Cover letters for internships (examples and writing tips)

Internships are an excellent way to increase your experience in a specific field. Not only that, but they allow you to determine whether or not a career path is the right fit for you. During an internship, you’ll get hands-on experience, work alongside mentors in your field, and learn what it takes to work in a specific job setting.

When applying to an internship, part of the process will often include submitting a cover letter with your resume. Professionally written cover letters for internships will help you stand out from other applicants. Often, however, when applying for internships, most people won’t have had a lot of experience writing cover letters or other professional documents, which can make the process seem a bit overwhelming.

This guide will walk you through what you should include in your cover letter, along with examples and writing tips to help you put together a compelling introduction.

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Thinking about how to introduce yourself is a great Step 1 career move.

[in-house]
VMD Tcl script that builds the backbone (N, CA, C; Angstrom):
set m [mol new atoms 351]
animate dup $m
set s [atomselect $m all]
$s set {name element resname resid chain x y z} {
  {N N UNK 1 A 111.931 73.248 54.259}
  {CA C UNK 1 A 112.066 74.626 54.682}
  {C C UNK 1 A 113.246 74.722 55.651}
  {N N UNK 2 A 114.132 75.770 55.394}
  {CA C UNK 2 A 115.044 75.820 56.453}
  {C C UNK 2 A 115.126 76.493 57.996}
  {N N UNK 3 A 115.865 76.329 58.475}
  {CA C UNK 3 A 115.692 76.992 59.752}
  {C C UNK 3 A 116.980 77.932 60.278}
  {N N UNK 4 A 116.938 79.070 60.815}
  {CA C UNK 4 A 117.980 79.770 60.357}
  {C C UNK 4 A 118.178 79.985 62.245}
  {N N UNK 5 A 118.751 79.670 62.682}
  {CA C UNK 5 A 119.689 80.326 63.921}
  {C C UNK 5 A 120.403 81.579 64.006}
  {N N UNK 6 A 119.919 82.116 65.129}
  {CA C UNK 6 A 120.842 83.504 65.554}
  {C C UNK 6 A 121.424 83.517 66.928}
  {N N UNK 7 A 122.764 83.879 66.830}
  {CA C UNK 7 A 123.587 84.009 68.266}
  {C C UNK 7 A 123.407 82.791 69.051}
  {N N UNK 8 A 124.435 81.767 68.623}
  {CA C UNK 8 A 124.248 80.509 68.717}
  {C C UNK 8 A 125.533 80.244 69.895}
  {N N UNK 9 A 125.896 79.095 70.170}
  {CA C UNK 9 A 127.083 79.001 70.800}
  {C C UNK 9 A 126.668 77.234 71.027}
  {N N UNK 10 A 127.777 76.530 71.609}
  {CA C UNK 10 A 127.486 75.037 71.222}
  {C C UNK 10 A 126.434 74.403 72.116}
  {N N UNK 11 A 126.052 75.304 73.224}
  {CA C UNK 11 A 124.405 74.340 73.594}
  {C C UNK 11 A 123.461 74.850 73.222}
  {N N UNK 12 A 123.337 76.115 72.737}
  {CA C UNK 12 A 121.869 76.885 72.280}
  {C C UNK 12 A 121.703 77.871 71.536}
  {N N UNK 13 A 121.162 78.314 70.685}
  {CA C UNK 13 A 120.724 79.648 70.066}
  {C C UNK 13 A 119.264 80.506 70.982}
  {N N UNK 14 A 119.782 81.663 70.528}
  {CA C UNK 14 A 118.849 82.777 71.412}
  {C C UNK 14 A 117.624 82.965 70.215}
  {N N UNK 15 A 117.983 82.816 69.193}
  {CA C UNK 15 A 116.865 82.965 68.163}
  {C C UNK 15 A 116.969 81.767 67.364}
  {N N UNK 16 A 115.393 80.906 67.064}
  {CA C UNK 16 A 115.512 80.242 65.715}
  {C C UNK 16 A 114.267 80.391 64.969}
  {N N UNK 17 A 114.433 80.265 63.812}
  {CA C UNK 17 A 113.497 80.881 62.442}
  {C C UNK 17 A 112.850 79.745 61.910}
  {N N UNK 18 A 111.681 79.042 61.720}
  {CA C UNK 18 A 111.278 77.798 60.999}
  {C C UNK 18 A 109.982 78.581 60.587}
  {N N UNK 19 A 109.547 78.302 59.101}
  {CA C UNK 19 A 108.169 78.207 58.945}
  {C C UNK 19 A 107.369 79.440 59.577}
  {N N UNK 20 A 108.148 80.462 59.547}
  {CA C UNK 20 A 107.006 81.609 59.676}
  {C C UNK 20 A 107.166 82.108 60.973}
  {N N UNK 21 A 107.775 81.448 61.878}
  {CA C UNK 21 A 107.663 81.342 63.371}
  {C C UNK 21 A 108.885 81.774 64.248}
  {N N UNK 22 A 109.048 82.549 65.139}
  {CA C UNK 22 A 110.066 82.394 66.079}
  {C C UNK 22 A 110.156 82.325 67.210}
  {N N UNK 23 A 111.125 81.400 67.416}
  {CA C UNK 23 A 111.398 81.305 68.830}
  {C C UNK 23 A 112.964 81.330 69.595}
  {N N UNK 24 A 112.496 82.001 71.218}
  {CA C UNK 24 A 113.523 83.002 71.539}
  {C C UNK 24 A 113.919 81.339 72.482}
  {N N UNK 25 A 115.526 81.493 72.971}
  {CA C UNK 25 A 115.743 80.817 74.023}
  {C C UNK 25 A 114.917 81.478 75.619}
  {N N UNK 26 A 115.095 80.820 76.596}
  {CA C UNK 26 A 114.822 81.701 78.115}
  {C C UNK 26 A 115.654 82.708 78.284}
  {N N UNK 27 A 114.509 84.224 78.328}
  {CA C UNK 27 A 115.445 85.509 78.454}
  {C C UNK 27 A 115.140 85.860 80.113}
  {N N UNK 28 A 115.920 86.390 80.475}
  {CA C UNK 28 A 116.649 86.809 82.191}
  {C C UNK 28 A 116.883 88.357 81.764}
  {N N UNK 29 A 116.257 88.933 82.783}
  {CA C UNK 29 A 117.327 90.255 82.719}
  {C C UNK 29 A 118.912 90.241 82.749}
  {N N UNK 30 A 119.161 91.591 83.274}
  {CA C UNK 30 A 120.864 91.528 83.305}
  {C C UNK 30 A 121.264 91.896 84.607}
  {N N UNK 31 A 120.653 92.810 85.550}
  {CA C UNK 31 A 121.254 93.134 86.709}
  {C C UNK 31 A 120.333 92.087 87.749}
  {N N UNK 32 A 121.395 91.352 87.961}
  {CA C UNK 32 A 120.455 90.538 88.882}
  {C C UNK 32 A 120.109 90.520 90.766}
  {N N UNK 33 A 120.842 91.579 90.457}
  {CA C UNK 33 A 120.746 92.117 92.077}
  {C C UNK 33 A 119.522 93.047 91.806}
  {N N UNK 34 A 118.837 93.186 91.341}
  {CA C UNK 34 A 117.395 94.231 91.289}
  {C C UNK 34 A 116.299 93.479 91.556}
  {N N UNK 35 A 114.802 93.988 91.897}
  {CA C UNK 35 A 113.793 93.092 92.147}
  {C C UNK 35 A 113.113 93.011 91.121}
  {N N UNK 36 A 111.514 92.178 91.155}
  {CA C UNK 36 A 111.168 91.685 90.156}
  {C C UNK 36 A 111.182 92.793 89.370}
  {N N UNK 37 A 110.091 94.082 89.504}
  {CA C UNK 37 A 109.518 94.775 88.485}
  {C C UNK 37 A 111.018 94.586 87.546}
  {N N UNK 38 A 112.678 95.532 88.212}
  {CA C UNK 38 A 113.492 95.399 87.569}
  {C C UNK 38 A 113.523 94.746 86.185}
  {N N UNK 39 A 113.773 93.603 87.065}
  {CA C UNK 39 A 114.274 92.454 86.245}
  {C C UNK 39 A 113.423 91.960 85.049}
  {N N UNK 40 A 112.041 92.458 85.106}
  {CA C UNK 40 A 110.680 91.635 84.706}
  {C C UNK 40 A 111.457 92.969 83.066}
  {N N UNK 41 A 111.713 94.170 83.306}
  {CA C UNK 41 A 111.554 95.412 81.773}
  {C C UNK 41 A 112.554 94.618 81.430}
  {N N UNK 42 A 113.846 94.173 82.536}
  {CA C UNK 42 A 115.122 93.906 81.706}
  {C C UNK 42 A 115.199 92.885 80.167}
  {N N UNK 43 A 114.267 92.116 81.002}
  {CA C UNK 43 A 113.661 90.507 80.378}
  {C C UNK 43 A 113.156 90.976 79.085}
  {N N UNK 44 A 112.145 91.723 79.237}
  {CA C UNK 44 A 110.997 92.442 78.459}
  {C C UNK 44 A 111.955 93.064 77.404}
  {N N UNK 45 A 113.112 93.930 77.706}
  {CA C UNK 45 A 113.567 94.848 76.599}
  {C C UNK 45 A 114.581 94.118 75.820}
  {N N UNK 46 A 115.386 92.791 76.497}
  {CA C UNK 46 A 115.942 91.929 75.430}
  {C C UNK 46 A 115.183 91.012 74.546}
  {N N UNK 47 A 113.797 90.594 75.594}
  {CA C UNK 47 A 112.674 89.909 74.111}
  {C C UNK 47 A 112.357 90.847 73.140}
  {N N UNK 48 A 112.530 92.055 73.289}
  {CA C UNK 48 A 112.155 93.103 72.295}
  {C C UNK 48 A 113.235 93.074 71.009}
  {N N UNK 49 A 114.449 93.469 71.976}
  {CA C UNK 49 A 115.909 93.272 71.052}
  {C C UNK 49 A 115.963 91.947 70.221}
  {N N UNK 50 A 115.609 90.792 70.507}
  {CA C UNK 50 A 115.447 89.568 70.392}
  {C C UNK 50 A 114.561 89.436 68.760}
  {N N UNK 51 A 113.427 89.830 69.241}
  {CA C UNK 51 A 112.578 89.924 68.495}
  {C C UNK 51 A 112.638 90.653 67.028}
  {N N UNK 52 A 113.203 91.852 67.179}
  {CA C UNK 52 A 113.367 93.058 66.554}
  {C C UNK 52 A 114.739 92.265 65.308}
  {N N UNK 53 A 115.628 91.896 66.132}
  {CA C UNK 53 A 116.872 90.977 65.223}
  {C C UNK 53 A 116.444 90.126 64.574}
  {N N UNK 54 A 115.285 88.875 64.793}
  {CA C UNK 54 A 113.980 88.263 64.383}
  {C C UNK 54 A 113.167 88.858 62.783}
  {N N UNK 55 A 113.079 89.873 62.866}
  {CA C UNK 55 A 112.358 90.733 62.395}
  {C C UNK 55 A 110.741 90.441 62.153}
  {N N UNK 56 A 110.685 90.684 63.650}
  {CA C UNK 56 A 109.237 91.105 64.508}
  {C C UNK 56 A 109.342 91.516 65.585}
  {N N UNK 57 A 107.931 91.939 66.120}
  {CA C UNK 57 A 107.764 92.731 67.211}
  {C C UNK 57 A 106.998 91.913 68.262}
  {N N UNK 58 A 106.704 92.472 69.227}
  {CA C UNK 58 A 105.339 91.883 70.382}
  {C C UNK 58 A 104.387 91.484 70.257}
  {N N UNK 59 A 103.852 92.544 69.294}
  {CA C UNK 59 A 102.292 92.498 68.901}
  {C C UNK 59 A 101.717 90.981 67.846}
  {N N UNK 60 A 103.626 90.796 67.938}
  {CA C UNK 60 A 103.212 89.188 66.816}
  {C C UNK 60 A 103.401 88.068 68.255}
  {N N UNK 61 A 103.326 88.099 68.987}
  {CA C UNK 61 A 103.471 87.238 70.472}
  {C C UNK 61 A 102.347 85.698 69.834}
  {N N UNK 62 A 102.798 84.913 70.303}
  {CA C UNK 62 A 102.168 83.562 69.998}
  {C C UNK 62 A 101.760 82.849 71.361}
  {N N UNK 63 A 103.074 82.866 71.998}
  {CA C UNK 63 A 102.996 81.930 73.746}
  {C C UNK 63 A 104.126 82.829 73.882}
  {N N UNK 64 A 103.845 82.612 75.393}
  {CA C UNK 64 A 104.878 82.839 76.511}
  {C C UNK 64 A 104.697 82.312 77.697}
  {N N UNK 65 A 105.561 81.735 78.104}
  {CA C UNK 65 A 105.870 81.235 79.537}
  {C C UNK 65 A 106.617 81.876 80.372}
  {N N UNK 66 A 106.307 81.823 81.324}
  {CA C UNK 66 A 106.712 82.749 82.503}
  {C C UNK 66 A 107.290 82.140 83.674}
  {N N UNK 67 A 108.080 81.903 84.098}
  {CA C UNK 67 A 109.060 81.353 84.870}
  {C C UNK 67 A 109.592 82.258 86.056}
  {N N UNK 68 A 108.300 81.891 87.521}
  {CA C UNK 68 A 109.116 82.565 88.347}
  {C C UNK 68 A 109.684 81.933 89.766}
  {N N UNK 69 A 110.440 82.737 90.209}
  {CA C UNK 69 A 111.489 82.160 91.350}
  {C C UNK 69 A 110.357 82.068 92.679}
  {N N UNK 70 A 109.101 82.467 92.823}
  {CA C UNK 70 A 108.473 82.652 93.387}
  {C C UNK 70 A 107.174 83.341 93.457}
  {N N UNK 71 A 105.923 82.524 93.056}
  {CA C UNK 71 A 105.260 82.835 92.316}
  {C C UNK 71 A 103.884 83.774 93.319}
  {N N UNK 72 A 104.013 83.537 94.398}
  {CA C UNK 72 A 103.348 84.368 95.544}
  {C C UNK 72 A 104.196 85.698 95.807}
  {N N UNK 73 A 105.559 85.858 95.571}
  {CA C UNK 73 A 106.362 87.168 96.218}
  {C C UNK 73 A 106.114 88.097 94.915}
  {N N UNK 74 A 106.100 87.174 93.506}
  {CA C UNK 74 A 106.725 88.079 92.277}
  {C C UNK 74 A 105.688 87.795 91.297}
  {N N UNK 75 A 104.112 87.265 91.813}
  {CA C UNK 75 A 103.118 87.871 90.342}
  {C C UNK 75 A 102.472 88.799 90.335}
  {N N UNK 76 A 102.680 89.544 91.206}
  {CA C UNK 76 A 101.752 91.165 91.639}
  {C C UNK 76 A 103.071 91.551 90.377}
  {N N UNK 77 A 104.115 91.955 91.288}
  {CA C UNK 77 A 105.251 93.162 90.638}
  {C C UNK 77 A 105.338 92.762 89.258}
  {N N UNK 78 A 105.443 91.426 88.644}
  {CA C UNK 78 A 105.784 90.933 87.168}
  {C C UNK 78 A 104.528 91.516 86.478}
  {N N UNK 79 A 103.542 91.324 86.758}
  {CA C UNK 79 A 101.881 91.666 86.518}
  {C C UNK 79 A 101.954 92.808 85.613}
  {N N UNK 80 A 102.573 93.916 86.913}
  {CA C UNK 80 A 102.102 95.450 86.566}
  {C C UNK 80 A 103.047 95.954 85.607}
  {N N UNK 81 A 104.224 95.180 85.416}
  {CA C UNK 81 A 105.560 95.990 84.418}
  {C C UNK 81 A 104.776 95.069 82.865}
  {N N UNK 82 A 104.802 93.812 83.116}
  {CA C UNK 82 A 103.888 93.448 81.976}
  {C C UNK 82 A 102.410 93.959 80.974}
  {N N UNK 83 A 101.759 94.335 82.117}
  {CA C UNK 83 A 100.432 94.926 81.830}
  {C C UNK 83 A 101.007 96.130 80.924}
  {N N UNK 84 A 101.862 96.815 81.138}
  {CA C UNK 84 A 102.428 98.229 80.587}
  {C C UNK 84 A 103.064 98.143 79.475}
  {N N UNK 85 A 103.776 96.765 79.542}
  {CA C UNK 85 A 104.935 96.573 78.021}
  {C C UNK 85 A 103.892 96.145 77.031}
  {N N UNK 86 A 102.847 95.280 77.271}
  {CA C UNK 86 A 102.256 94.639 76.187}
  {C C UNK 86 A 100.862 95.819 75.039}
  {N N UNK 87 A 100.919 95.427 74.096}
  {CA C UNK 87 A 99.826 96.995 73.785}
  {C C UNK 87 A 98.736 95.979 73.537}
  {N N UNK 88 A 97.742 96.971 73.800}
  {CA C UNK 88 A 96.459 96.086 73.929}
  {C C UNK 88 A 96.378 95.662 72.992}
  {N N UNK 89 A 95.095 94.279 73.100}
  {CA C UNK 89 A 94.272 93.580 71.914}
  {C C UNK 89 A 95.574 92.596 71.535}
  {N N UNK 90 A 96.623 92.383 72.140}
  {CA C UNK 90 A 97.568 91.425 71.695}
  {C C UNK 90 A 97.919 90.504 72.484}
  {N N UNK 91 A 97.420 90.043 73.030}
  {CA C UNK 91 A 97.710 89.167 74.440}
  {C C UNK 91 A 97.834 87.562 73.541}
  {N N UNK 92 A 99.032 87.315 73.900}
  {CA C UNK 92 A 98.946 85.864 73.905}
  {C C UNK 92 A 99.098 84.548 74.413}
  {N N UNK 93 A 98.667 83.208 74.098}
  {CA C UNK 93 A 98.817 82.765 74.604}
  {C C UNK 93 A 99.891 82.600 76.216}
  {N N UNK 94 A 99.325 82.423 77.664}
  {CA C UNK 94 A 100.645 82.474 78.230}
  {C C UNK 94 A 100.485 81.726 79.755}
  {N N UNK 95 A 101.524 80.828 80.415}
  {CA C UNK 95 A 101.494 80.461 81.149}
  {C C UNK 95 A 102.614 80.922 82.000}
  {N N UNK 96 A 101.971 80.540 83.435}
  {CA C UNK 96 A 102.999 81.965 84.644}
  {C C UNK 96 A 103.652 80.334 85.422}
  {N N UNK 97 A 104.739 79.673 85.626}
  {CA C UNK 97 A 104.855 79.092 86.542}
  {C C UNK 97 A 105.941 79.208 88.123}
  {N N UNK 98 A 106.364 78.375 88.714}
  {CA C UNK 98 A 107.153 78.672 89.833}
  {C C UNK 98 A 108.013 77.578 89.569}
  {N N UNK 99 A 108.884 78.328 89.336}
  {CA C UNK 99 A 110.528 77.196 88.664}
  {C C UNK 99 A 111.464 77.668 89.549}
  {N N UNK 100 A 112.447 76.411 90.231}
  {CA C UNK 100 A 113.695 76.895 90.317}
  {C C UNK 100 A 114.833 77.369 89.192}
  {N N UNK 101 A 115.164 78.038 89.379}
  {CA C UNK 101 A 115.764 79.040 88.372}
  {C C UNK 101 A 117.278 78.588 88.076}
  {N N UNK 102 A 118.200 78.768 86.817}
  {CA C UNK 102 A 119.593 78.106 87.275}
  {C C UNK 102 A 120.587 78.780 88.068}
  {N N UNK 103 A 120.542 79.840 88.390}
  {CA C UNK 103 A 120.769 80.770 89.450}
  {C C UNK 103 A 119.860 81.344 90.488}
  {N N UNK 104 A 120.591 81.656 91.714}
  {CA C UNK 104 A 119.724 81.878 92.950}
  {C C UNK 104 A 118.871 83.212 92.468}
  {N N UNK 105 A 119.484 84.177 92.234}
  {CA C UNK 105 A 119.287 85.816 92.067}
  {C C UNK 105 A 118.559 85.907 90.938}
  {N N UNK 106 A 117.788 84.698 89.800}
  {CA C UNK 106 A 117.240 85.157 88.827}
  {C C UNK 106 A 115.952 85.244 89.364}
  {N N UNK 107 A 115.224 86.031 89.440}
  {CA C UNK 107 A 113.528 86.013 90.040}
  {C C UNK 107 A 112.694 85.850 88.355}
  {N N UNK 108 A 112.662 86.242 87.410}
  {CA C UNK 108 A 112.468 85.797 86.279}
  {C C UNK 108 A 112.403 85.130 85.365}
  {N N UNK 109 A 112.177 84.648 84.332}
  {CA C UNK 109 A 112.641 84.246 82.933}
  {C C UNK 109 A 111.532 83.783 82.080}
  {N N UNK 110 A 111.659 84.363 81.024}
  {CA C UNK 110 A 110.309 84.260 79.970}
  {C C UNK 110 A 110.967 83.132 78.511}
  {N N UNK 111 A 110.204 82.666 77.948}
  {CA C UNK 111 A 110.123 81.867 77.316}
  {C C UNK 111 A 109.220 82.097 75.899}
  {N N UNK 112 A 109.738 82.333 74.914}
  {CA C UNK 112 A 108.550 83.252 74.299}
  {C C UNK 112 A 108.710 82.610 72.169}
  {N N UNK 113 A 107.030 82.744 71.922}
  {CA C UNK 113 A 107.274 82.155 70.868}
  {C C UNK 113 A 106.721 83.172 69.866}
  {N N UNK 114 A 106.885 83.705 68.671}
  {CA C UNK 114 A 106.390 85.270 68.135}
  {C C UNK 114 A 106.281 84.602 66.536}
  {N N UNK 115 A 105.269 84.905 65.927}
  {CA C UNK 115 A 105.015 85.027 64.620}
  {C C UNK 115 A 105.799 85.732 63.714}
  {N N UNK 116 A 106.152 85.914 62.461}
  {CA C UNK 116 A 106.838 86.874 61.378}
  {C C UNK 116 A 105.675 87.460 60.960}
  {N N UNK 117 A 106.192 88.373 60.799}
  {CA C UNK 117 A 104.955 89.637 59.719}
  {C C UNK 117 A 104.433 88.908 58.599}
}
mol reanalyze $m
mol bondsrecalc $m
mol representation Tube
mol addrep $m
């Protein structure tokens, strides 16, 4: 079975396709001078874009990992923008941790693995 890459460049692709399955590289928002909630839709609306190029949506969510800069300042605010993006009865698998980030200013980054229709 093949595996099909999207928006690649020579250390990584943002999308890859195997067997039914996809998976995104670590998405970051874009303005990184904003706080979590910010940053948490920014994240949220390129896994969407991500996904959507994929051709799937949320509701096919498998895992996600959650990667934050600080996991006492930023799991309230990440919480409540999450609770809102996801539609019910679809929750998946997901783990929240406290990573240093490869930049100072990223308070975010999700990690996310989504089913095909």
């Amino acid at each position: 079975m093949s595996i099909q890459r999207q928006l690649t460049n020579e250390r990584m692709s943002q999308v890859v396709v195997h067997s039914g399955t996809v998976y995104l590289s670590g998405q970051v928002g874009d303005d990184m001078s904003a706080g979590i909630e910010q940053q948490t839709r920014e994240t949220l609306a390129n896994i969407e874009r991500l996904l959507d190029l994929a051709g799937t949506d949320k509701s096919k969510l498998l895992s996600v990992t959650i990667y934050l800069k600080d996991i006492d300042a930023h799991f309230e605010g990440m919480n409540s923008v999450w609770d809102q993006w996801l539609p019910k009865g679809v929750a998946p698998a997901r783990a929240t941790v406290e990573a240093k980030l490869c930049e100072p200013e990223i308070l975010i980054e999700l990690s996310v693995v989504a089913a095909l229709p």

What is the purpose of a cover letter for an internship?

When you write a cover letter, think of it as your initial introduction to a potential hiring manager. It’s the first impression a company has about you. For this reason, it’s important to spend ample time putting together a professional letter.

Additionally, a cover letter helps a hiring manager learn about why you might make a good fit for their internship. When looking at potential interns, managers will use cover letters to quickly weed out applicants they think are not qualified or well matched to the role.

What should you include in an internship cover letter?

While your cover letter will be personalized to your specific situation, you should include a few basic elements in your letter. Use the following to help outline the information required: